The Federal Rules of Civil Procedure were heavily amended in 2006 to allow for electronically stored information to be discoverable. At the time, popular culture in the legal industry was mostly focused on the intense burden of electronic discovery from different and possibly unknown mediums. The Federal Rules back then reflected just that, providing a direct framework to limit the scope of discovery.
That exact framework is what gave way to these boilerplate discovery objections. The legal world is changing year by year, and courts are ruling more that without ample explanation and specificity by the responding party, these boilerplate objections are essentially just excuses for not meeting discovery requirements.
What is a "General Objection", and Why Should You Avoid Using One?
General objections are essentially copy/paste templated objections to discovery that could presumably apply to all requests regardless of their content. Many thought leaders agree that general objections are useless, perhaps even equivalent to not providing responses and objections at all.
For example, see Fisher v Forrest, a ruling that came out of a district court in New York. The plaintiff requested over a decade worth of emails, letters, and other content. As stated in the case law, the defendant objects to this request "to the extent that [the request] is overly broad and unduly burdensome". This objection/discovery response alone is not enough to satisfy the modern Rule 34.
Federal Discovery Objections Cheat Sheet
Here are a handful of those templated objections that could be used during an interrogatory which may be cause for documents to be protected from disclosure.
1) Overly broad
2) Unduly burdensome
3) Overly Costly
4) Repetitive or already in plaintiff's possession custody or control
5) Attorney-client privilege
6) Attorney work product / Work product doctrine
7) Right of privacy (Ex: Privacy protection against producing a social security number)
8) Seeks information or seeks documents from third parties and is not within its possession
Summary of 2015 Rule 34 Amendments To FRCP
The committee which amended Rule 34 in 2015 summarized their changes - "Several amendments are made in Rule 34, aimed at reducing the potential to impose unreasonable burdens by objections to discovery requests to produce." Ironically, the rule updates now imply that it is not the requesting party that creates all the burden but the producing party (or objecting party) can also create their share of burden for the other side.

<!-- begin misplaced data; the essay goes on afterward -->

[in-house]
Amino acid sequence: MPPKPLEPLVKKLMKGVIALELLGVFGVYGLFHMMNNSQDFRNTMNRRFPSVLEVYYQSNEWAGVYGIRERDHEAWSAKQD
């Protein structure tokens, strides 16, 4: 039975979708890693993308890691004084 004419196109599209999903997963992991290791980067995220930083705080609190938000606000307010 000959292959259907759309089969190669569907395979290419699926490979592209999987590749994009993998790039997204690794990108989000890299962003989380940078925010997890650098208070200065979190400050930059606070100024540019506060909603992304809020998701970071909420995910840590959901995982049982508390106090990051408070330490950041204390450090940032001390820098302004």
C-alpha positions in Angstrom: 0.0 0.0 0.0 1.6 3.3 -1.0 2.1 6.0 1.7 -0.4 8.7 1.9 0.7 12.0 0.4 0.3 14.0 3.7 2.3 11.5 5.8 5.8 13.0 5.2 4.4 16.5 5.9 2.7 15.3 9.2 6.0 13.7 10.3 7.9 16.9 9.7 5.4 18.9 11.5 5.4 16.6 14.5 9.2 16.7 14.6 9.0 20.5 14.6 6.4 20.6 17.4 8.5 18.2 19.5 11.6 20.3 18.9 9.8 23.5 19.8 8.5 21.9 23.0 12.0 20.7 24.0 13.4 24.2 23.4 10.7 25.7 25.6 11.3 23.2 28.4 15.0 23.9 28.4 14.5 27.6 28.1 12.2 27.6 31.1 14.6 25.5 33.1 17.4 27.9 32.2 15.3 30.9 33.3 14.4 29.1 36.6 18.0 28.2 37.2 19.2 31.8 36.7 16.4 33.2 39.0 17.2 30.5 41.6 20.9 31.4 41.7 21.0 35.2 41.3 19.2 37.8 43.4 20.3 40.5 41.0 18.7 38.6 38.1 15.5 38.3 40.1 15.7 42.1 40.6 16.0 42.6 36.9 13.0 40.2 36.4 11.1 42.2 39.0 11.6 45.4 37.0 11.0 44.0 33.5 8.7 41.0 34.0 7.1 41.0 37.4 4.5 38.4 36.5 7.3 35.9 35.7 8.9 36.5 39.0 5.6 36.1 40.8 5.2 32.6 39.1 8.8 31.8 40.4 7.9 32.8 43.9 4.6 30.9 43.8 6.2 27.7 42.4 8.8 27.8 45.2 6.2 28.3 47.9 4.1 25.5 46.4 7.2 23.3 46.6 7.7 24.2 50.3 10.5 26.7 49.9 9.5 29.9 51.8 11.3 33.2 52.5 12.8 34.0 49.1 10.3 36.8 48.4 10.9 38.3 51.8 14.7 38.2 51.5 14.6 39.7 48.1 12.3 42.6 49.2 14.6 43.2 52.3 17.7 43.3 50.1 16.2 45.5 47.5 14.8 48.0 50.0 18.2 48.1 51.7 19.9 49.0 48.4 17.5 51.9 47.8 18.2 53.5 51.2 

Here are the four main 2015 amendments to FRCP (Federal Rule Of Civil Procedure) 34 summarized:
1) The time to respond to a discovery request is 30 days after the Rule 26(f) conference
2) Objections to Rule 34 [must] be stated with specificity
3) Production deadlines set within the ESI agreement must be adhered to
4) The producing party must state whether they are withholding anything on the basis of their objection(s)
Also important to note here is the 2015 Rule changes to Rule 26 B 1. The well-known "reasonably calculated" language has been removed entirely and replaced with the modern proportionality test.
Out with the old:
"Relevant information need not be admissible at trial if the discovery appears reasonably calculated to lead to the discovery of admissible evidence"
In with the new: "Parties may obtain discovery regarding any nonprivileged matter that is relevant to any party's claim or defense and proportional to the needs of the case"
A New Paradigm
Discovery typically consists of (1) Interrogatories, (2) Requests for Production of Documents, (3) Requests for Admission. Interrogatories must obviously be relevant to the subject matter of the action. We can expect now that all responsive and non-privilege ESI is fair game to request. Doug Austin as a guest on the Digital Detectives podcast said it well with respect to the newfound prevalence of audio and video files. "Courts are saying the significance of audio and video evidence outweighs [the burden of] discovery of that evidence." This is just one example of how attorneys and legal teams may have to expand their tech stack and tech proficiency to keep up with the status quo. Also pay attention to specific rules within your local or state court. Depending on the nuances of the case and the unique rules, the court may order document disclosure by the attorney or enforce limits on discovery.
When it comes to objections from the responding party, they will need to be clear in their objections or risk waving them. Fed R. Civ. Rule 33(b)(4) echoes rule 34 in stating that "grounds for objecting to discovery requests within an interrogatory must be stated with specificity. Any ground not stated in a timely objection is waived unless the court, for good cause, excuses the failure."
Debunking "Unduly Burdensome, Overly Costly"
Courts are trending in the direction of agreeing the discovery is less burdensome and less costly than it ever has been before. All of this plays into how a court will weigh proportionality arguments in each case.
When it comes to the argument "the information sought is overly costly to discover and produce", we've actually had parties use our pricing page to debunk the myth that eDiscovery can't work on a modest budget. Starting at $250 / Month, a DWR Single Matter eDiscovery subscription includes 1 month of training and unlimited email support. The commoditization of eDiscovery prices and the uptick in access to quality training resources are big reasons why the courts are making the shift to compel more discovery of responsive documents.